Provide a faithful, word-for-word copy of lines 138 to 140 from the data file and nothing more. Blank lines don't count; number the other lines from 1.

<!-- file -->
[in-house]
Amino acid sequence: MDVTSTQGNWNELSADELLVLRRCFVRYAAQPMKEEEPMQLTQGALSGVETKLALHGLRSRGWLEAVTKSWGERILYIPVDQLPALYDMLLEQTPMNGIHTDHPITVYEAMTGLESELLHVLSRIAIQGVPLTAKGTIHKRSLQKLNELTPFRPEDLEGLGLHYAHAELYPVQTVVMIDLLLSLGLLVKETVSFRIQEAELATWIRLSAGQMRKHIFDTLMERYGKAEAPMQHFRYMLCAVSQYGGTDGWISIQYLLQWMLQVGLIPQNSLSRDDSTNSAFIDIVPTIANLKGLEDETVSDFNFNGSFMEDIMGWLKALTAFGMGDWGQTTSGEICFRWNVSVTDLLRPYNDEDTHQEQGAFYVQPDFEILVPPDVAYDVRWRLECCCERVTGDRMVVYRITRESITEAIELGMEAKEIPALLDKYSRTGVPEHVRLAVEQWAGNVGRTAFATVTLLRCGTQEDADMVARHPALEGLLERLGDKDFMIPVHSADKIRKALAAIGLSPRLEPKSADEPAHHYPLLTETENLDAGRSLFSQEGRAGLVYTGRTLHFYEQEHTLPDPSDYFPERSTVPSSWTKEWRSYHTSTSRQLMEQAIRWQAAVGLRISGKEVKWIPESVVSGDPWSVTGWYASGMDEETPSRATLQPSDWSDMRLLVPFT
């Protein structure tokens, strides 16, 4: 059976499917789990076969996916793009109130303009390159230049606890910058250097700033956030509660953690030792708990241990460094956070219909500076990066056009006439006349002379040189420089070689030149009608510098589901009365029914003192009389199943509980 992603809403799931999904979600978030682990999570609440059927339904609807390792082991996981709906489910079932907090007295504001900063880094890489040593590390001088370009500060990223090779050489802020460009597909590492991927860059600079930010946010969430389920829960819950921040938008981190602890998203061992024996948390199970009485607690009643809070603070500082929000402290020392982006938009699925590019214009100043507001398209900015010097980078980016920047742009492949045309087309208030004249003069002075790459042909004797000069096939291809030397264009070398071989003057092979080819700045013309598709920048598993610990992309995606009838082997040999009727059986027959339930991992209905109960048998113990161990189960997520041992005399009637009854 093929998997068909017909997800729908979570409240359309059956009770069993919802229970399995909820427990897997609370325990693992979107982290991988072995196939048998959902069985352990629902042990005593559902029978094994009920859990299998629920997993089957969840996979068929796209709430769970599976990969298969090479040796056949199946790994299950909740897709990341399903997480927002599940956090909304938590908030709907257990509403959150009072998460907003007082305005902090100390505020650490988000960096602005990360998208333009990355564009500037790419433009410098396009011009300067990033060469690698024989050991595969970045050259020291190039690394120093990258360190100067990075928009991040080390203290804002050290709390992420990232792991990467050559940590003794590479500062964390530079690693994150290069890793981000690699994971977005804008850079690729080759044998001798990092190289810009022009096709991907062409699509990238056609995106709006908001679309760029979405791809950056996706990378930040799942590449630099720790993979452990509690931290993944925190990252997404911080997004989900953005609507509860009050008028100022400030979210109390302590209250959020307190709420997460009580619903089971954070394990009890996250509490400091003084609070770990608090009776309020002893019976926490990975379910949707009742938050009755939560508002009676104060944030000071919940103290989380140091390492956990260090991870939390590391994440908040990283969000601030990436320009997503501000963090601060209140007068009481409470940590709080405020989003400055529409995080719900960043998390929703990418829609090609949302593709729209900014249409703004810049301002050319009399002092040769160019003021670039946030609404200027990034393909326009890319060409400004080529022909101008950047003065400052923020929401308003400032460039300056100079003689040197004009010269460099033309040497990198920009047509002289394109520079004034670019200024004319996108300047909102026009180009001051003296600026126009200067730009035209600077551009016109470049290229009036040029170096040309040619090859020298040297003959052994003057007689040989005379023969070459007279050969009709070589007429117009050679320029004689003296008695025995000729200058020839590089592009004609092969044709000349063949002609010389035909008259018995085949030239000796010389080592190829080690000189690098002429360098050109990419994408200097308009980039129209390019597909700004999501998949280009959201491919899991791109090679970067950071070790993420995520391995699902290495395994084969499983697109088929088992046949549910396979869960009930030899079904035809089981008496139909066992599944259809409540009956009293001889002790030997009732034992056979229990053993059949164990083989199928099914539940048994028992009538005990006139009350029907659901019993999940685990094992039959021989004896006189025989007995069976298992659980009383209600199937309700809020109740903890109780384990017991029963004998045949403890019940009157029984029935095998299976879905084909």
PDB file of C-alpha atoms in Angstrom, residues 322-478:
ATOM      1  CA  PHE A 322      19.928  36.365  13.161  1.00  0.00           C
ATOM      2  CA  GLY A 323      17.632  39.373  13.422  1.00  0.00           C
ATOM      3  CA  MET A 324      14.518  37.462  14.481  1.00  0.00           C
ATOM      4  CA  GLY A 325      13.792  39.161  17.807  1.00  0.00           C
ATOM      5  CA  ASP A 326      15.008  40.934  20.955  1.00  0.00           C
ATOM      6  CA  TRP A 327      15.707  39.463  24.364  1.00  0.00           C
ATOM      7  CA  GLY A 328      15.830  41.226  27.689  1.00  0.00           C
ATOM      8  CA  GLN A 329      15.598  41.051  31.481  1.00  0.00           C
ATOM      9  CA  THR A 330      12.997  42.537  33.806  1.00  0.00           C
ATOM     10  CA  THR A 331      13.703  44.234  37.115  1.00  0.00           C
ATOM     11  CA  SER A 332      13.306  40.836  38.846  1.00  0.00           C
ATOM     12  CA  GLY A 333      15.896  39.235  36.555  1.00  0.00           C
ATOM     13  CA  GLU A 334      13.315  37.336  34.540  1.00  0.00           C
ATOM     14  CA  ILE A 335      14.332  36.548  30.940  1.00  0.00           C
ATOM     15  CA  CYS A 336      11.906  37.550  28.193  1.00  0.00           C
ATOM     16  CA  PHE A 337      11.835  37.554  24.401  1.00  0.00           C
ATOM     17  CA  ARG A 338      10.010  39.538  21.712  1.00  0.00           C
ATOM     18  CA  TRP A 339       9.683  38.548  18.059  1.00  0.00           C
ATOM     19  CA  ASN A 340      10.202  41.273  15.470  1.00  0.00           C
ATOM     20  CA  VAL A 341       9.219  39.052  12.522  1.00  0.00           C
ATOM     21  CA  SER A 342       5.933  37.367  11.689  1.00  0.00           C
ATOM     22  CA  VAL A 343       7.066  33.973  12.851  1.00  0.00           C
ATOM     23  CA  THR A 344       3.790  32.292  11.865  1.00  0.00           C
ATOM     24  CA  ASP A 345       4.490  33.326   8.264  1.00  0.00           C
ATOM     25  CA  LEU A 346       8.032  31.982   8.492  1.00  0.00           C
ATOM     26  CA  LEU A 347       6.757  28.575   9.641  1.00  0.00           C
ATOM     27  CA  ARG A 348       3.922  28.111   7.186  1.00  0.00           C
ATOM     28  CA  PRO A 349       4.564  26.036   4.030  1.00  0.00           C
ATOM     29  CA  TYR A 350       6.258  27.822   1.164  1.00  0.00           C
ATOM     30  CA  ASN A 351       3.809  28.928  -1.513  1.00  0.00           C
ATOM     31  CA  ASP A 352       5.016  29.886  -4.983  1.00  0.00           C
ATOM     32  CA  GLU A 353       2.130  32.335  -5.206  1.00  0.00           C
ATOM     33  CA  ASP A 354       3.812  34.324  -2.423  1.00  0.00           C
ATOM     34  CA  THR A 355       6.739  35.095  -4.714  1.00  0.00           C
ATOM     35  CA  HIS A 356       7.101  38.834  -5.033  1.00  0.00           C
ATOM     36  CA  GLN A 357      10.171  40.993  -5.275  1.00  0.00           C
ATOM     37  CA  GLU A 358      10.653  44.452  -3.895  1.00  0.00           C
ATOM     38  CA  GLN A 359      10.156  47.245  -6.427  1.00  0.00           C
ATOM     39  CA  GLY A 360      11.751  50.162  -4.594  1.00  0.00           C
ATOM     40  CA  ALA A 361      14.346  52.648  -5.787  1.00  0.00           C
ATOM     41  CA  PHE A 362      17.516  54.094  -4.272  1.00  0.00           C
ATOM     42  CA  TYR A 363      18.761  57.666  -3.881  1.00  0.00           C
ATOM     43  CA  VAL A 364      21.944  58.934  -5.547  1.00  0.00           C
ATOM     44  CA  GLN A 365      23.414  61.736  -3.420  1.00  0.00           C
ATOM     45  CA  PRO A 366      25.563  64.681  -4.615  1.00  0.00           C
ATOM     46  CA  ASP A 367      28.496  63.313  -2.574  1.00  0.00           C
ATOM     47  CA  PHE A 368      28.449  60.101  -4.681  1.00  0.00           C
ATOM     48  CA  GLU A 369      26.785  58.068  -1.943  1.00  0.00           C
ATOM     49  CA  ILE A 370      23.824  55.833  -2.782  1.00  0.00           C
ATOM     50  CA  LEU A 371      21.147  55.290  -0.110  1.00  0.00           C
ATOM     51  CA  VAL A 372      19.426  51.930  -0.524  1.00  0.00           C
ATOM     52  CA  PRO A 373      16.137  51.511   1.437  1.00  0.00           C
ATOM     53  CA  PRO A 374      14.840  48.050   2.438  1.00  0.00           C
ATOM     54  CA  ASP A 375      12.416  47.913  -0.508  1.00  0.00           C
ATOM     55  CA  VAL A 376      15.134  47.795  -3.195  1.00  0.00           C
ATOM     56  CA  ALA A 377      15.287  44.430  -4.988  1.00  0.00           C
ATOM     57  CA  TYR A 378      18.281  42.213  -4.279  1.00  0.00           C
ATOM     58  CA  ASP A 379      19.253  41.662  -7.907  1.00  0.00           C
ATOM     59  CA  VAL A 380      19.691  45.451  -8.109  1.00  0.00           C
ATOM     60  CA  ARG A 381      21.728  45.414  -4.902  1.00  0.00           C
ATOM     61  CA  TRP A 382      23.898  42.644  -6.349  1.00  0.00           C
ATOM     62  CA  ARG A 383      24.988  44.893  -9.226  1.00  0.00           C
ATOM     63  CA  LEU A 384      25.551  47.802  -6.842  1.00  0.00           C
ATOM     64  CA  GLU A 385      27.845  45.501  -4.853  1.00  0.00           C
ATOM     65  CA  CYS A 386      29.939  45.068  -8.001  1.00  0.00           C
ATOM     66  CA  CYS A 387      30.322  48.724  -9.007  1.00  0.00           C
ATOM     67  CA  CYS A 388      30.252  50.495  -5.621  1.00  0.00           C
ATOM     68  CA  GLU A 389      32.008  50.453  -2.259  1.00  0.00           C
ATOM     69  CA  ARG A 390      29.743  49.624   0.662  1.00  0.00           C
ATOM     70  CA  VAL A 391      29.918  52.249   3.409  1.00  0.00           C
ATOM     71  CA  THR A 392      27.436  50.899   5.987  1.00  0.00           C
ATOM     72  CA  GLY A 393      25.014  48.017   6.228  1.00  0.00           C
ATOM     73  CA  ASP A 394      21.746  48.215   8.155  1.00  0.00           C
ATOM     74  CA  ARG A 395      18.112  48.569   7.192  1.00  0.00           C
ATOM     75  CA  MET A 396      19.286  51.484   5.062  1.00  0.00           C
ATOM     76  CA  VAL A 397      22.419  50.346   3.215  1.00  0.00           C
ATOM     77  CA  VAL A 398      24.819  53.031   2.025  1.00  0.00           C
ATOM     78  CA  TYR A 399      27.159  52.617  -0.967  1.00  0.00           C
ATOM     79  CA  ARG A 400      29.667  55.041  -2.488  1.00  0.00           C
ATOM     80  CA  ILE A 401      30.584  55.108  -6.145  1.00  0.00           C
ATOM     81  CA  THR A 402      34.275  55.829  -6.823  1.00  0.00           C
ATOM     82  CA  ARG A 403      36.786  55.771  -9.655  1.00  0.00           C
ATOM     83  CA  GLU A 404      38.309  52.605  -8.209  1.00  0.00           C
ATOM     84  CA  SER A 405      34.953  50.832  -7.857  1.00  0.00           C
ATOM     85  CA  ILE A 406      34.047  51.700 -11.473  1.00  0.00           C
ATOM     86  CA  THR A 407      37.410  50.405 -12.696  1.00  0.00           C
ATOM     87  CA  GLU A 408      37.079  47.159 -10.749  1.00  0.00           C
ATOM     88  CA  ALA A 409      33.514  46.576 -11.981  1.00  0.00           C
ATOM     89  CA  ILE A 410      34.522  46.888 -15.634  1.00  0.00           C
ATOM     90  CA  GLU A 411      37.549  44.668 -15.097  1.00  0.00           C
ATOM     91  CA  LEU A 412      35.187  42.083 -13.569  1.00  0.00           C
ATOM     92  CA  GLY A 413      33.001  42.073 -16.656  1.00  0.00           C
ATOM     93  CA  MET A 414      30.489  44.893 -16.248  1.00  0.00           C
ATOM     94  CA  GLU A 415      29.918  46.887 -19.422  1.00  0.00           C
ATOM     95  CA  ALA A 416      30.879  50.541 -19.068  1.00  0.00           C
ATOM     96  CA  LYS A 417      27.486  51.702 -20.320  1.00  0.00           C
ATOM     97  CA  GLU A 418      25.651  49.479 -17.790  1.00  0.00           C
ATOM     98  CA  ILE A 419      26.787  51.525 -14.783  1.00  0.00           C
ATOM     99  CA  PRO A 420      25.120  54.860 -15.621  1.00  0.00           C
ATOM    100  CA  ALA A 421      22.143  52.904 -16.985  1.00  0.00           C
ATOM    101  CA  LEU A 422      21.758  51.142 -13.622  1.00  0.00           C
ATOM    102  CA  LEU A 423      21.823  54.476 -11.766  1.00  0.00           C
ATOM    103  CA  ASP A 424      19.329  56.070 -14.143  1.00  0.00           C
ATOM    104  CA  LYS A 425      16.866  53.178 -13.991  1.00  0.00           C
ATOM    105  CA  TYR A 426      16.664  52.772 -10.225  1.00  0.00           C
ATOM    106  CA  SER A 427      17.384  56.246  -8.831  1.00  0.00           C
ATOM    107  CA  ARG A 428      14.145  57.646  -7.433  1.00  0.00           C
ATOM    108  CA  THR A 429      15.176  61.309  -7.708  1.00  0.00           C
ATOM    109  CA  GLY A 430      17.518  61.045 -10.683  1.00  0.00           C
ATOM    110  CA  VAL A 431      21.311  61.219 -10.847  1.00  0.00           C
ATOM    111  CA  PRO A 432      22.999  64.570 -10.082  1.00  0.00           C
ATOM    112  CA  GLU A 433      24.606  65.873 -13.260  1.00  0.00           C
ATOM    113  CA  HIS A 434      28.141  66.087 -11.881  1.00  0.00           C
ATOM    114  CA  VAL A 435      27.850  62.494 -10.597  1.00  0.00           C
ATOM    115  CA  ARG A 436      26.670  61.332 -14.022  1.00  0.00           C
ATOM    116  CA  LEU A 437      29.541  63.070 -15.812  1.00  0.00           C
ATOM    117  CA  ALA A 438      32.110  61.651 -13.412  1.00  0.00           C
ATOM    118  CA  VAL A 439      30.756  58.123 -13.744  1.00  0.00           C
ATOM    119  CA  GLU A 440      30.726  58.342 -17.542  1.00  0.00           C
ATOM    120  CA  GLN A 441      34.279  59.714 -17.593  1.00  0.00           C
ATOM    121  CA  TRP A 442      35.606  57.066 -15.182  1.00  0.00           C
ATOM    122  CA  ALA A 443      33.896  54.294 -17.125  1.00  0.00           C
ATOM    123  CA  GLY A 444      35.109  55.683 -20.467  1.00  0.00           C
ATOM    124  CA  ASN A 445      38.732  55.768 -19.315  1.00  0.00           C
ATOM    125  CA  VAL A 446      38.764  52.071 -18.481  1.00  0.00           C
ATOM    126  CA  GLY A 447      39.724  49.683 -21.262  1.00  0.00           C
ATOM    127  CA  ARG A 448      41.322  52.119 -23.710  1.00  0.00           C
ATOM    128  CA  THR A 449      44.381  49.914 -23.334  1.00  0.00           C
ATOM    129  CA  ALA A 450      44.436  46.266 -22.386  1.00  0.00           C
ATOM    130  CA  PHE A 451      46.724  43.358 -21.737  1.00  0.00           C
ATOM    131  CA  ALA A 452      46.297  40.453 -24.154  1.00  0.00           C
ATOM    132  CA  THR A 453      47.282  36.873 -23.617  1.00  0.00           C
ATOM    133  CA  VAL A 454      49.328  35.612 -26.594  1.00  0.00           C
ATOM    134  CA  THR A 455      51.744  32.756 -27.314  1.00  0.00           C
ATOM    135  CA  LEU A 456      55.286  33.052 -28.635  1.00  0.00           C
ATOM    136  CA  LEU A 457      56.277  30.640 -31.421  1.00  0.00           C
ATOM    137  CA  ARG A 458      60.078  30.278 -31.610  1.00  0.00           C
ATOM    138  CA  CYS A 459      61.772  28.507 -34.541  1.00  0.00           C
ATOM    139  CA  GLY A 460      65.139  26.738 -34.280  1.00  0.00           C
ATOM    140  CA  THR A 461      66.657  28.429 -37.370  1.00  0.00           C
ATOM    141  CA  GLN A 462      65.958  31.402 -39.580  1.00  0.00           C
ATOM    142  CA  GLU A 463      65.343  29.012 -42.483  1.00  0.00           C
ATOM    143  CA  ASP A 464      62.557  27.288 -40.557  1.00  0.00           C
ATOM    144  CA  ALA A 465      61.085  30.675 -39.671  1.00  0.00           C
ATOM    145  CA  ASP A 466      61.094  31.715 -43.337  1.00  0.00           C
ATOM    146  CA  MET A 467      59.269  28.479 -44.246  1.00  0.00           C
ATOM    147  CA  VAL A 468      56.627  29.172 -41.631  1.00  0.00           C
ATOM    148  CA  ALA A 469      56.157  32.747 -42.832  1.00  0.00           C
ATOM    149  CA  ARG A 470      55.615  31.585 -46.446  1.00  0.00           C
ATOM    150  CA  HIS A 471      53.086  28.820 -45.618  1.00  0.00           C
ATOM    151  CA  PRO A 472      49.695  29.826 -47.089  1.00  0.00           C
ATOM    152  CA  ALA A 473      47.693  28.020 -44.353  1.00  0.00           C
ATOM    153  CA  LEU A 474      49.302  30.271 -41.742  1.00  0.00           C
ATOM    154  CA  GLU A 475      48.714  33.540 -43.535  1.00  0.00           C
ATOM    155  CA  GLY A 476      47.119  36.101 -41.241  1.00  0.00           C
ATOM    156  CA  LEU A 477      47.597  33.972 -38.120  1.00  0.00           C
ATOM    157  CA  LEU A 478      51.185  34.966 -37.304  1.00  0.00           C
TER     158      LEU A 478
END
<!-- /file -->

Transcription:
ATOM    134  CA  THR A 455      51.744  32.756 -27.314  1.00  0.00           C
ATOM    135  CA  LEU A 456      55.286  33.052 -28.635  1.00  0.00           C
ATOM    136  CA  LEU A 457      56.277  30.640 -31.421  1.00  0.00           C